Cave Art on Ceramic Stones
Students will create cave art in the style of the Lascaux Caves in France.
By Anne Marie Tracey [Anne Marie is a Lower School Art Teacher from Dartmouth, MA.]
To familiarize students with Prehistoric art, the reasons for it, the subject matter depicted, style and colors used. This project is integrated with a second grade study of Prehistoric people and their environment
What You Need:
- Oil Pastels
- White ceramic clay, or air dry clay
- Acrylic paint
- Sketch paper
- Images from Lascaux caves or other prehistoric art examples (see resources below)
What You Do
I show the children the video, “Lascaux Revisited” It is a little above their understanding in some parts, but the images are great, and they love that the caves were discovered by kids! After viewing, we talk about what we saw, the reasons for the images, the types of creatures and images we saw. We also discuss why these images would have been important to the people who created them.
The children create a sketch using pencil and oil pastels. The subject matter, style and colors should be related to those seen on video and on example images. (Animals mostly, blacks, browns, tans, white, etc.)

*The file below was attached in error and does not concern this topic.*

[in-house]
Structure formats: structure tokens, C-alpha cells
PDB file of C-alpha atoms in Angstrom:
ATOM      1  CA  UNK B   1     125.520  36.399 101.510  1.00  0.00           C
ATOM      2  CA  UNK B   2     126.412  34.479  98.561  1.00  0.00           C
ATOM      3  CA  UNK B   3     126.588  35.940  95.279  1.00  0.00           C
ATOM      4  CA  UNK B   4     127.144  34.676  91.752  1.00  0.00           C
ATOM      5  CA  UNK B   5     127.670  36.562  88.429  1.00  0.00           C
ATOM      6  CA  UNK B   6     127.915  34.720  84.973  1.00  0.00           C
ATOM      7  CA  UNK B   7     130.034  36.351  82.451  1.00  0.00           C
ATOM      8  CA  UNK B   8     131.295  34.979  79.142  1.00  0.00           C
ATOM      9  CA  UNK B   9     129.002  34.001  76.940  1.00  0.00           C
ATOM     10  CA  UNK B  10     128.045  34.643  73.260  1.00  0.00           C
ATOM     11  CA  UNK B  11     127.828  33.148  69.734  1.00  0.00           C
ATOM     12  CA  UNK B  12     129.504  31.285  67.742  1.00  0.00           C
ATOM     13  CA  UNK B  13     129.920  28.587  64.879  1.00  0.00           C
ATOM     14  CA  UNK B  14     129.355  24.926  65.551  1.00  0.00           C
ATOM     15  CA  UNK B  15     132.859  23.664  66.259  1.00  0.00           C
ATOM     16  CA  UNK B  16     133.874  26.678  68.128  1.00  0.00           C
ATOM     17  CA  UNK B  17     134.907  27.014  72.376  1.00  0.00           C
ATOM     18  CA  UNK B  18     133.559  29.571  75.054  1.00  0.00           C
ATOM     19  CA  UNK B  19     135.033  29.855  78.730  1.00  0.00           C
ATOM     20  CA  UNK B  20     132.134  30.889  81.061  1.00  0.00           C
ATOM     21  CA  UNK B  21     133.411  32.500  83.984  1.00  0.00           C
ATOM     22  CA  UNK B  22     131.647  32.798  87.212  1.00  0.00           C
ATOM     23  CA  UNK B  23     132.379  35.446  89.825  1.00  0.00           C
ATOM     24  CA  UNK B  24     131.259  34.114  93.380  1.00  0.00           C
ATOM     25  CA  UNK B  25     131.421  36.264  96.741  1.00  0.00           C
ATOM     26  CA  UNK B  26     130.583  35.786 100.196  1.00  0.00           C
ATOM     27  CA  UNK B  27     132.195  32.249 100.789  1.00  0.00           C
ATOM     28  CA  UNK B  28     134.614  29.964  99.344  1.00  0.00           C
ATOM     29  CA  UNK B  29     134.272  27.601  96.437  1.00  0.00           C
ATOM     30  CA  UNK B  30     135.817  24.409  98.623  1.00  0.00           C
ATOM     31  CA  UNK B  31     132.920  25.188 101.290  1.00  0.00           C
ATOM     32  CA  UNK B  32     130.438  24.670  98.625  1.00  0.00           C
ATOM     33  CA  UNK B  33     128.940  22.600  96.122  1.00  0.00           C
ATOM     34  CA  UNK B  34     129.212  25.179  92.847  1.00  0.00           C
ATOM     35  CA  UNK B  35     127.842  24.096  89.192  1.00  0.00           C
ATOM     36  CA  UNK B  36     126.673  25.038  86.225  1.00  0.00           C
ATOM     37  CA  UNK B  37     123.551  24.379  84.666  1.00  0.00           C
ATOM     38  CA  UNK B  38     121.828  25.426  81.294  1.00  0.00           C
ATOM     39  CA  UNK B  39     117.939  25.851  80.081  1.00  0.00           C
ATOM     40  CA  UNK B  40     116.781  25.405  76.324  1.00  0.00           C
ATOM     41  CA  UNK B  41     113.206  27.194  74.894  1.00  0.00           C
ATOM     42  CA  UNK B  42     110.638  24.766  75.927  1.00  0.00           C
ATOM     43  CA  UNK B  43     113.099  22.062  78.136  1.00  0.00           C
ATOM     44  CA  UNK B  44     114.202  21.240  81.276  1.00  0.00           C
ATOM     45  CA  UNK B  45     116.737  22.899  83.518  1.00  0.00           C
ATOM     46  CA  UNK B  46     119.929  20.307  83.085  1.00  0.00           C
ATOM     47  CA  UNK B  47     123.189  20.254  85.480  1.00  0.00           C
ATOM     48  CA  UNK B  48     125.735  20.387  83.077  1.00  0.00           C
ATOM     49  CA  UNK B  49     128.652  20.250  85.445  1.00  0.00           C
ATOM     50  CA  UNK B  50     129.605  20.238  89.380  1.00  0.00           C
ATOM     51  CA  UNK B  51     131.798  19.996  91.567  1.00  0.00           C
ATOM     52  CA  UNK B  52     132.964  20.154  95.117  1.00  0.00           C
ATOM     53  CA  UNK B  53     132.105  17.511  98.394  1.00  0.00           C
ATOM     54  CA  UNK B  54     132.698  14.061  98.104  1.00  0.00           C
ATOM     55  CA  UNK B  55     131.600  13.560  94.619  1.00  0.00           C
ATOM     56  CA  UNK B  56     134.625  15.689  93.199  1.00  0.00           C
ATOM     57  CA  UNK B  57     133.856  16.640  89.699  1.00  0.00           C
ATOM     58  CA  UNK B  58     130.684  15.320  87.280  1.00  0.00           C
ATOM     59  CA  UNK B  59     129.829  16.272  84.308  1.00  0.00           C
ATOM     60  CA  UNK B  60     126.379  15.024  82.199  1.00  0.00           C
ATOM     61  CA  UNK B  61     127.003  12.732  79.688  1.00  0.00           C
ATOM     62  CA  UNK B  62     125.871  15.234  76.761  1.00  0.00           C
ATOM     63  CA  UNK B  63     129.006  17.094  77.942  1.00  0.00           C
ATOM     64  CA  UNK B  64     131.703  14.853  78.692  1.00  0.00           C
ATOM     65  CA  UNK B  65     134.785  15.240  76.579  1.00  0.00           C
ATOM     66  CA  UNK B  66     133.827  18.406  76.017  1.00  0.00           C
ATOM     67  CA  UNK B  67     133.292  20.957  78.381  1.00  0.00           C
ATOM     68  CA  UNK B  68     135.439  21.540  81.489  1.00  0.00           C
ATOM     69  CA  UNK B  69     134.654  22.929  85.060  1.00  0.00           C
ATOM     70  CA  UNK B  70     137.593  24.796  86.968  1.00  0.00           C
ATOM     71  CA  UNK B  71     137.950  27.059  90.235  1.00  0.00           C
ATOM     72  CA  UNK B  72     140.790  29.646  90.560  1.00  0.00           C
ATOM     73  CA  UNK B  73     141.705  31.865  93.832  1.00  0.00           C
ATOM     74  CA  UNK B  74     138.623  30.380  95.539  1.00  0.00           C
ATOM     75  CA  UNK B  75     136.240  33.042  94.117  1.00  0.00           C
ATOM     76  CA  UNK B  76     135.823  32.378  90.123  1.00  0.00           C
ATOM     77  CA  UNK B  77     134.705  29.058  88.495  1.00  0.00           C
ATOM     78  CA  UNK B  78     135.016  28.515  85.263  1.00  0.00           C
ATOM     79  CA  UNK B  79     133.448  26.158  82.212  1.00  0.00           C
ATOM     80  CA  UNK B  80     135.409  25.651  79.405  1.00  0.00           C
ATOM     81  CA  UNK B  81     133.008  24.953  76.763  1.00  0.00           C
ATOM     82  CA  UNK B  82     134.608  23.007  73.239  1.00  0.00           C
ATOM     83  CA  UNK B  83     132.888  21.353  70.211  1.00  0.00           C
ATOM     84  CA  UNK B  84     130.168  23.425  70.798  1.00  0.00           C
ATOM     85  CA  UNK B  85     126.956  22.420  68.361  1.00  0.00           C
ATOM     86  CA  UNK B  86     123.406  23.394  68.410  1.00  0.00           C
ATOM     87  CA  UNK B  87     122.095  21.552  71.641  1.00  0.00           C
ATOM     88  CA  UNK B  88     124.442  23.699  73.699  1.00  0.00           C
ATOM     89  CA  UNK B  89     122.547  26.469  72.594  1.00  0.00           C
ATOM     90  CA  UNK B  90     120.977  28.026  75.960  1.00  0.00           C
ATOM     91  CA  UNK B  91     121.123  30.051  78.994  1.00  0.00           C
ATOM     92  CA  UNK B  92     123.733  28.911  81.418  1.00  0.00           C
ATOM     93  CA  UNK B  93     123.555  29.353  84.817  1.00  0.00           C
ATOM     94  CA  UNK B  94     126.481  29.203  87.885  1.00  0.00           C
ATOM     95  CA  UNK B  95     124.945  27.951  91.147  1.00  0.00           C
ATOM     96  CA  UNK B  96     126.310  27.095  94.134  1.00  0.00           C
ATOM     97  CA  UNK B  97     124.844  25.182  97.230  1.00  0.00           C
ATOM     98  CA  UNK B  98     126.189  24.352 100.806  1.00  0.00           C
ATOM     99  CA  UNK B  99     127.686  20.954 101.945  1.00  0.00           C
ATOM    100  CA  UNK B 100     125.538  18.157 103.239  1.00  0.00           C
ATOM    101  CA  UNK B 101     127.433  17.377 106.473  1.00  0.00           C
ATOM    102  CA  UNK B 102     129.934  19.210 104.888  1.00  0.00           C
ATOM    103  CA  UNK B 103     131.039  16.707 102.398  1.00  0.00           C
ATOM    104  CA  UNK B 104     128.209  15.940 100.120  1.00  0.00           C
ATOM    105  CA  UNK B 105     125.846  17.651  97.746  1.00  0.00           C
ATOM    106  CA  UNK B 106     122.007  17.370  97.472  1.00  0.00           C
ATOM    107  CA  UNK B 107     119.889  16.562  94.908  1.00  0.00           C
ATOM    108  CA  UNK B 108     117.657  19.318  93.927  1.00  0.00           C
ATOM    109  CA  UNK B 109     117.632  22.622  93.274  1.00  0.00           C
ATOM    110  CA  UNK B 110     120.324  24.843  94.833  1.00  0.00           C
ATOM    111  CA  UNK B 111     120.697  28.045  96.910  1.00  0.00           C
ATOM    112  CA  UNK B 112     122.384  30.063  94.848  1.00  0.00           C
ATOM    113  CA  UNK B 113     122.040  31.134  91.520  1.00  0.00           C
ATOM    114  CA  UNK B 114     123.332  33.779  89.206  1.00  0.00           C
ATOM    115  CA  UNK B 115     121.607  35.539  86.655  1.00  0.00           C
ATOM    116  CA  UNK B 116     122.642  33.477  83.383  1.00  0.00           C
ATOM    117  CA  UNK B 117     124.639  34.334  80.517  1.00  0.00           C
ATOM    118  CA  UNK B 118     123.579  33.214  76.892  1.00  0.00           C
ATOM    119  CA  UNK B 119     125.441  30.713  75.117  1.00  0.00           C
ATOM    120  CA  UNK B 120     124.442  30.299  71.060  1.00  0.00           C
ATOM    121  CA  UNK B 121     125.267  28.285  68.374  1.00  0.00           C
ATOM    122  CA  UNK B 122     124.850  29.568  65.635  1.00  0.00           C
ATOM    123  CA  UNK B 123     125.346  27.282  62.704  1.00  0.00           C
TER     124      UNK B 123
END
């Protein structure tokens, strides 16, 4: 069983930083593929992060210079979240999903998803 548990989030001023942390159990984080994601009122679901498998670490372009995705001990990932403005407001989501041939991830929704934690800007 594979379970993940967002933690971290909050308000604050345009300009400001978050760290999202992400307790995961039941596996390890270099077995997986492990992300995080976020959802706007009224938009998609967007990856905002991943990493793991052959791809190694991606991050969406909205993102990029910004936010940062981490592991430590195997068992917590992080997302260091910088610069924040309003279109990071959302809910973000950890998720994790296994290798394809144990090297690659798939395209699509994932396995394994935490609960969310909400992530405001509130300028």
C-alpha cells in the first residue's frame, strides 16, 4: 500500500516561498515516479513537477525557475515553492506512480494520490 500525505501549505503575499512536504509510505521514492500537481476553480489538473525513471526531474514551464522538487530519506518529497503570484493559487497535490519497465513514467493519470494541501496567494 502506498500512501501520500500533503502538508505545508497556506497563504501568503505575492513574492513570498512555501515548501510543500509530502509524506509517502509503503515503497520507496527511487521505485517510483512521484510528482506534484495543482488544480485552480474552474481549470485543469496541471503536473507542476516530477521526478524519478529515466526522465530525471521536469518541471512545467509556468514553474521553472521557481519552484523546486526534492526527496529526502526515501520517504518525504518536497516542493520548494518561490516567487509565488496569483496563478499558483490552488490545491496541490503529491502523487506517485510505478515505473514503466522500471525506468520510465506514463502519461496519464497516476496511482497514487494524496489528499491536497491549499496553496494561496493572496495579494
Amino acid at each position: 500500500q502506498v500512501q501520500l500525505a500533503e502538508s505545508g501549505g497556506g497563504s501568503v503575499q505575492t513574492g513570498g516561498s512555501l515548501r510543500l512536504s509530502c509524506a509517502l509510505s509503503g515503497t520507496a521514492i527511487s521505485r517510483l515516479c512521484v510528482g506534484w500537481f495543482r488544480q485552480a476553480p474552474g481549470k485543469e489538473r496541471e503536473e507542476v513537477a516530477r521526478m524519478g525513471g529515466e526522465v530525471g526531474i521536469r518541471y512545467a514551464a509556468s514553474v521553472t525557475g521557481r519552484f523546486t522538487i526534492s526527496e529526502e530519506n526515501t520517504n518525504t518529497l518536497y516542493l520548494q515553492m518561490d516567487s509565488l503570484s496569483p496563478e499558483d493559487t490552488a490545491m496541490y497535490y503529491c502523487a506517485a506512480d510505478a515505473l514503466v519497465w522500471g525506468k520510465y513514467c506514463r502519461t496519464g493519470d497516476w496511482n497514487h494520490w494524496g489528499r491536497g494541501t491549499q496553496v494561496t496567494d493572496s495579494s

Once the students have completed their sketch, they are ready to make the “stone.” To simulate a stone wall texture, students roll clay out into a random shape, not perfectly round, or square. The key is to make the clay look like real stones. Students then rub sand into the surface of their clay slab, creating a texture. The clay is fired before the next class.
The clay needs to be painted to resemble real stone. I give my students sponges and white and black acrylic paint. They sponge the two colors on the clay to create a unique colored surface. Some are darker, others end up lighter, each one is unique.
Once the paint is dry, the students re-draw the image they sketched on the surface of their clay “stone” with oil pastels in accurate colors – no purples, pinks or brights. Students should be encouraged to take their time and work carefully because the oil pastel cannot be removed from the clay. We talk about how it is different to draw on such a strange surface. I usually display the finished pieces along with related work from their history/social studies classrooms.
Note: If you don’t have access to clay, this project can be done on sandpaper. Have students cut odd shapes out of sandpaper to resemble stones and complete drawings on surface.
The Cave of Lascaux
Images and explanations.
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